Here are this week’s top stories from Farm and Dairy:
1. Holmes Co. fire results in total loss of barn
On November 17, a fire destroyed a bank barn at the farm of Barb and Loren Lang in Ripley Township, Holmes County. The fire was caused by a skid loader that backed up too closely to a dry round bale of hay. The skid loader’s hot muffler is what caught the hay on fire.
The dairy cows housed in the barn had just been released to the pasture, but a half dozen heifers were in the adjoining freestall barn at the time of the fire. There were no human or livestock injuries.
2. Pursue a career in wine industry
The majority of Ohio’s wine is produced in the northeast region, so it’s fitting that Kent State University Ashtabula offers two-year programs in enology (the science of winemaking) and viticulture (the growing and harvesting of grapevines).
There are currently 26 students in the program. The program’s seven graduates have all obtained employment in the industry.
3. Space invaders are everywhere: What to do about invasive species
The existence non-native plants in Ohio’s landscape threatens native vegetation and can cause economic harm. Invasive species like multiflora rose were introduced as a way to keep livestock in pastures. Autumn olive was introduced as a landscaping shrub but has since spread to natural areas.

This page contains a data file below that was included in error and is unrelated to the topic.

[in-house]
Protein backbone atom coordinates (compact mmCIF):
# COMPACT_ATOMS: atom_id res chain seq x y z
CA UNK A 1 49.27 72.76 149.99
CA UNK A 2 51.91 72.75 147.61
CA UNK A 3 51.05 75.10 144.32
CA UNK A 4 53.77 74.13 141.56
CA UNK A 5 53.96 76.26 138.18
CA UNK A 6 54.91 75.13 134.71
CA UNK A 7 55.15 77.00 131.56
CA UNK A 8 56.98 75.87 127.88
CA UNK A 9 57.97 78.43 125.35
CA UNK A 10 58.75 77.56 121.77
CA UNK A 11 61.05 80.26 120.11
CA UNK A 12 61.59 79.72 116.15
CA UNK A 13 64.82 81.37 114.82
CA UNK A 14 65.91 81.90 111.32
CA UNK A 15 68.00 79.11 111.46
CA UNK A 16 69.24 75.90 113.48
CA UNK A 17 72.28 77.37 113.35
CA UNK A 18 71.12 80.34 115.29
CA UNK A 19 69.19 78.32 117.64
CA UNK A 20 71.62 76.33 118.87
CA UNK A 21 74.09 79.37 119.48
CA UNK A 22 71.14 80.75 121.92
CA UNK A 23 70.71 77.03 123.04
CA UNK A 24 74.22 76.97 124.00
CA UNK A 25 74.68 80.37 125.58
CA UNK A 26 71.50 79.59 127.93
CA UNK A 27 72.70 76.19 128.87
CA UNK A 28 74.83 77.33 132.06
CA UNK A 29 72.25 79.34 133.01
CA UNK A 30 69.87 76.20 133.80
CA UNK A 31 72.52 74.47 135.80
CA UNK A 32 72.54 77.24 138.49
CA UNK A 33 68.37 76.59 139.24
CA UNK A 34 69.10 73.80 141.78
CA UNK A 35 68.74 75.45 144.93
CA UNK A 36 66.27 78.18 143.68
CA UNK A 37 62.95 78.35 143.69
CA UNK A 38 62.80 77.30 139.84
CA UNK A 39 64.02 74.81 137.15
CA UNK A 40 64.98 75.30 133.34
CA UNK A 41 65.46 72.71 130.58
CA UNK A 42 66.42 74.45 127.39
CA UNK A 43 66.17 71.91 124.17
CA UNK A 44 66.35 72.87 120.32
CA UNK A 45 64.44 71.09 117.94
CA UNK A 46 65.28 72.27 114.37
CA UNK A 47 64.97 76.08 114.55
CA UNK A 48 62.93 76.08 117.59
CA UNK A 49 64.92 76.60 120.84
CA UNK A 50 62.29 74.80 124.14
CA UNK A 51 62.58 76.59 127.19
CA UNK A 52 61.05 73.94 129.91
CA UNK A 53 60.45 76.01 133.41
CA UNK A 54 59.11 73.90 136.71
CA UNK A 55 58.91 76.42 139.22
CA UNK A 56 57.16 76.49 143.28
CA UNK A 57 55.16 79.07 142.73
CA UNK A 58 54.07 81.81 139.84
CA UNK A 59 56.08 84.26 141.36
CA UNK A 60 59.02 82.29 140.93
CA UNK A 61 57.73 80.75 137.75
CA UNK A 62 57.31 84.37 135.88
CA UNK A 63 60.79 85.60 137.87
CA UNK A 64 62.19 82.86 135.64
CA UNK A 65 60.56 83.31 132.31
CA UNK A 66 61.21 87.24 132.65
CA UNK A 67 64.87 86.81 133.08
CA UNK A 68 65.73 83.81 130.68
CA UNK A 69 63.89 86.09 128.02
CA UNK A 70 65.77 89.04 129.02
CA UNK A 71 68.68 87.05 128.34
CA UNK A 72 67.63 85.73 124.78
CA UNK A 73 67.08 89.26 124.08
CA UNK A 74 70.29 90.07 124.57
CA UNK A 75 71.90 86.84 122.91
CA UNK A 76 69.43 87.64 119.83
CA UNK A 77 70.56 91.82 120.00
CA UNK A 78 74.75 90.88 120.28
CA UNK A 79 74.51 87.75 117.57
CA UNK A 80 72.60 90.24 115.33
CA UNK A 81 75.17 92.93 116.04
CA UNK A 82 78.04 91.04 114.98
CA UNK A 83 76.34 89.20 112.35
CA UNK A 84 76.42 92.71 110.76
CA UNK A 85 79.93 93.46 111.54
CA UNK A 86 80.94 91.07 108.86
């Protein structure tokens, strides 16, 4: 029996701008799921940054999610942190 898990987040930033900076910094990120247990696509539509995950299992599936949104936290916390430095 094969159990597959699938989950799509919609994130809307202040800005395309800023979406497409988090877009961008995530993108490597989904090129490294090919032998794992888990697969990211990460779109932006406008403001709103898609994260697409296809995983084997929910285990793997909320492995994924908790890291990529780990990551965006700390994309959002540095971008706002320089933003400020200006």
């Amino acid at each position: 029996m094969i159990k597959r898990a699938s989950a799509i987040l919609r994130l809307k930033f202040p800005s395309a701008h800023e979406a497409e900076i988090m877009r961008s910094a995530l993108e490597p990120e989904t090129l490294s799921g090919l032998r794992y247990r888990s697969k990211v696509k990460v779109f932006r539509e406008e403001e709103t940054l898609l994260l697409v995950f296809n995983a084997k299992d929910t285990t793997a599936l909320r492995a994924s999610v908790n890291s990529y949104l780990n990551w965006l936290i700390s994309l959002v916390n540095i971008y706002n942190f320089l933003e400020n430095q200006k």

Mechanical and chemical methods can control invasive species, but prevention and early detection are key to beating them.
4. Lower commodity prices temper farmland values
AgriBank has released its report for the 15-state district spanning Ohio to Wyoming and Minnesota to Arkansas. Due to lower commodity prices, average cropland and pastureland values slowed in growth in 2015, but they didn’t decline.
For the first time in over 20 years, district average cash rents for cropland declined while average cash rents for pastureland increased. Another highlight from the report is that real estate values changed over the 12-month period ending June 30, 2015.
5. DairyPalooza promotes life skills
After recognizing a gap in what dairy youth could access to continue in the field, a group of Ohio 4-H advisors formed DairyPalooza, a program that brings together kids of all backgrounds to learn more about the dairy industry.
The first DairyPalooza event was held in Mahoning County in 2011. Currently, there are two DairyPalooza events: one in Auglaize County in western Ohio and Trumbull County in Northeast Ohio.
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